|April 1977: a crowd outside CBGB|
Check out this passage about dancing in lofts below 14th Street, marvel, and then read the whole piece. "This is music that gives us seven-league boots to walk the streets in, loping 20-block miles faster than taxis, or else we dance in somebody's bare loft decorated with foil-sided insulation panels, with clamp lights scattered on the floor pointing up the walls, a single pole-mounted fan moving the air around the 1,500-square-foot oven, the turntable hooked up to a guitar amp and the music's echo redoubled by the cavernous echo of bricks and mortar."
We dance to reggae, and we dance to soul, or disco, or R&B. Marvin Gaye's "I Want You" and "Got to Give It Up," the Floaters' "Float On," Chic's "Le Freak," James Brown for days but especially right now "Papa Don't Take No Mess," and it's also the inaugural year of Funkadelic's anthem, "One Nation Under a Groove." Someday they will swap out Francis Scott Key's Bavarian drinking song for this stepping march that gathers all the strands—it's a chance to dance our way out of our constrictions, on a national scale. The song already seems to be under way when the needle hits the groove, and it might as well never end, since we keep taking the needle back to the start when it starts edging near the run out. It's a whole circus parade of sounds and effects: brass band, clowns, aerialists, prancing horses, confetti showers, giant papier-mâché monster heads. It will teach you how to dance if you don't know how. You let your ass fall into the central bounce path carved out by the bass and the handclaps, and then the rest of your body can align with whatever you want for however long you want: the half-tempo crooner, the squeaking synth, the chuckling guitar monologue, the drum fills, the whistles, the calls and interjections by what sounds like two dozen different voices. It's maybe on the sixth reprise that those of us who aren't completely fucked up start to notice that the floorboards are visibly moving up and down on the one, and this is no joke when you're talking about century-old joists and beams. We start to edge toward the walls, where long tables are covered with empty bottles and cans. From there the crowd looks like one body with 400 limbs. The air, redolent of sweat and spilled beer and tobacco and cannabis and unnameable musks, is maybe a third of the way toward transmuting into a solid. Somebody screams along with the falsetto wail that turns into "You can dance away." Just then the fuse blows.A great companion read with "Maybe the People would be the Times" is the elegiac "My Lost City" which Sante wrote for The New York Review of Books in 2003, bookends on euphoria and loss.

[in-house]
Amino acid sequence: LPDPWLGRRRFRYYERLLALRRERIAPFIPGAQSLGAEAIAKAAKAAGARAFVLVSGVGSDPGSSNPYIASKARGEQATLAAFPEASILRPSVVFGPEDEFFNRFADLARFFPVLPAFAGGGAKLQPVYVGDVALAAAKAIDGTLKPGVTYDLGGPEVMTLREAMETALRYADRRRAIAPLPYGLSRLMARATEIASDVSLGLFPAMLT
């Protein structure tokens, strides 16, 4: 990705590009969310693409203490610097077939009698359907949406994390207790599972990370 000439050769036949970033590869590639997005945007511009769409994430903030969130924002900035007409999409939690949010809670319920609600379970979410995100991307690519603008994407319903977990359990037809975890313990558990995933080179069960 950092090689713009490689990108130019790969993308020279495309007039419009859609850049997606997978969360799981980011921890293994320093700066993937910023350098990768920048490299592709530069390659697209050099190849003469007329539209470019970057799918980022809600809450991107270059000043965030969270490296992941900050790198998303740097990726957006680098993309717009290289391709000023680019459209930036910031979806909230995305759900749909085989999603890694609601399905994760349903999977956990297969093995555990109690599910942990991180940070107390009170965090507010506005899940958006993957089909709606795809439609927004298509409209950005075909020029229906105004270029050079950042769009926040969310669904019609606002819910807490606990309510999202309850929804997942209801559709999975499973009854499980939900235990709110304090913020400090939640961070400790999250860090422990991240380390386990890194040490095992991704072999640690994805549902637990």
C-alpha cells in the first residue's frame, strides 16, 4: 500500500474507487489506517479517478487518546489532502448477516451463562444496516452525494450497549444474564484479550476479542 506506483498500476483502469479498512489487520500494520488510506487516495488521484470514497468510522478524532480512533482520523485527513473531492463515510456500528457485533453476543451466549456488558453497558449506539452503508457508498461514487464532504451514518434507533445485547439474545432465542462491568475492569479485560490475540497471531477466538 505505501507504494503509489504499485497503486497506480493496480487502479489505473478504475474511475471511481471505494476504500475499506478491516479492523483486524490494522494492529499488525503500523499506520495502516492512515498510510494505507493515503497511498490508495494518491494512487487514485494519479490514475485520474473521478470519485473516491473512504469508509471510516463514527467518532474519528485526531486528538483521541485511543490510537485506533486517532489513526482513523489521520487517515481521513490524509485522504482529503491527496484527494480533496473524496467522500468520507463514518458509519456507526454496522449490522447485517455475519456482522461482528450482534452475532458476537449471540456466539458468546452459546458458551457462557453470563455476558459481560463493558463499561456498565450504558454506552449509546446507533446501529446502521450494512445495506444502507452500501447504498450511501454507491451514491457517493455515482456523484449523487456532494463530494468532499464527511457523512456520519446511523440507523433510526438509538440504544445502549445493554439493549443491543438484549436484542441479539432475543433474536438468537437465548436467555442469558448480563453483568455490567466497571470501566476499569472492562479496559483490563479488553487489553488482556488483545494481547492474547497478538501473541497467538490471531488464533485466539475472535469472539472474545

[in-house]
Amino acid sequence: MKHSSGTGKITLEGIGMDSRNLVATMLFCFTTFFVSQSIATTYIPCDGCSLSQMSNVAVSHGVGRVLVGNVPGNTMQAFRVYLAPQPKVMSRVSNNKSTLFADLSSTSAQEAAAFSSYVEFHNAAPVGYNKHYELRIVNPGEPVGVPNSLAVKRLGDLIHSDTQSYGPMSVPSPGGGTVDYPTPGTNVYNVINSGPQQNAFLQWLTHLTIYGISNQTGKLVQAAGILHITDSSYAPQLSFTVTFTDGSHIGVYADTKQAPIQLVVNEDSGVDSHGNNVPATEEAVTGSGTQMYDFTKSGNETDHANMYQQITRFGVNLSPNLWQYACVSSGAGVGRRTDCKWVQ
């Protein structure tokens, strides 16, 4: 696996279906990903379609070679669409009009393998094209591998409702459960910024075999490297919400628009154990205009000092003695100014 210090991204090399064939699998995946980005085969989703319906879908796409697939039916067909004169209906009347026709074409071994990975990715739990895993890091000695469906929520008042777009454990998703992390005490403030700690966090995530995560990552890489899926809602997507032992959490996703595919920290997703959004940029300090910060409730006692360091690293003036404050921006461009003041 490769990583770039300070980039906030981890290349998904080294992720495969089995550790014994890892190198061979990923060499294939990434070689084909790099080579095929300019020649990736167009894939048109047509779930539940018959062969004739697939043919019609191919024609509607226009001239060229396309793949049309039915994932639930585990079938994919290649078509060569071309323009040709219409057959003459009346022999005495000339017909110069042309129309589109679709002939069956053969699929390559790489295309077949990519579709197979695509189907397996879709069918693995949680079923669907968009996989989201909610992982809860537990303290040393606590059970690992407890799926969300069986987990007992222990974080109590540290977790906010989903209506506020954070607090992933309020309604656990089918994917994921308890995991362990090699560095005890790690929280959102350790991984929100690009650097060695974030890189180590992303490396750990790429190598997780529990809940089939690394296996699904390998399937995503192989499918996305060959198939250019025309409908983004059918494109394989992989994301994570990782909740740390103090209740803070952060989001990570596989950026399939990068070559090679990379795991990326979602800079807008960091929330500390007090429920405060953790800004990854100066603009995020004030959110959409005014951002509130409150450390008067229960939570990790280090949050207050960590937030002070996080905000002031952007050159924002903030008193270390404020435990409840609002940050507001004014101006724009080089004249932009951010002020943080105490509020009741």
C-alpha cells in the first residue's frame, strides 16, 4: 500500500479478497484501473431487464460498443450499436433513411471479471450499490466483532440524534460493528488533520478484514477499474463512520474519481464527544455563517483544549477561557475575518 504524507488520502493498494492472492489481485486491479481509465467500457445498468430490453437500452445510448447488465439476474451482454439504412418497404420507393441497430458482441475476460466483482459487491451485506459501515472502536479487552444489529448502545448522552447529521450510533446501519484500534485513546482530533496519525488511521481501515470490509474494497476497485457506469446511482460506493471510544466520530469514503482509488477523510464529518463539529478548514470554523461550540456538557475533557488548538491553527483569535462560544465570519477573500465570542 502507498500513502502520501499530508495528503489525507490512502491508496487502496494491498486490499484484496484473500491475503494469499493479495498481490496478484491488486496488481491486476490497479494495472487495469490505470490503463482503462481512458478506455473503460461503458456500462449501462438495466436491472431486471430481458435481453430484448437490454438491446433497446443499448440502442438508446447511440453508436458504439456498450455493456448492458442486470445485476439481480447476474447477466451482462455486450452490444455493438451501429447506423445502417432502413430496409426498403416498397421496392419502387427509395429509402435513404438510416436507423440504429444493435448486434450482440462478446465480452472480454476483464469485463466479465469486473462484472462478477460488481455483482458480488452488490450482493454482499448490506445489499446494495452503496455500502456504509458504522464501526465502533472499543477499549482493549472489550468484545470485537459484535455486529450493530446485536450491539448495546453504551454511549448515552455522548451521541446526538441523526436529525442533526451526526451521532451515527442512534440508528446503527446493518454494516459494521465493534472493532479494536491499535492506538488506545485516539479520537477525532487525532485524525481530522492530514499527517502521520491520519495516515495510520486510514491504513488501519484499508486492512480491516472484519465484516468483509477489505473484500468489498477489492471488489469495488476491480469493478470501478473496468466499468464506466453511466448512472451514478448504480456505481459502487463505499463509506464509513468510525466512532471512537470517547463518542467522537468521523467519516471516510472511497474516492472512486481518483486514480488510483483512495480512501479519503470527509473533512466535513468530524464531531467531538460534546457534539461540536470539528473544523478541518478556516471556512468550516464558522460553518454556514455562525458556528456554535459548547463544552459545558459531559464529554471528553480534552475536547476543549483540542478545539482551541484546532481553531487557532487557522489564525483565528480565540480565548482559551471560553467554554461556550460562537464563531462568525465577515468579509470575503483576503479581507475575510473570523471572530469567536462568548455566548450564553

The above photo and others in Sante's essay are from Meryl Meisler's terrific Paradise & Purgatory: SASSY ’70s Suburbia & The City.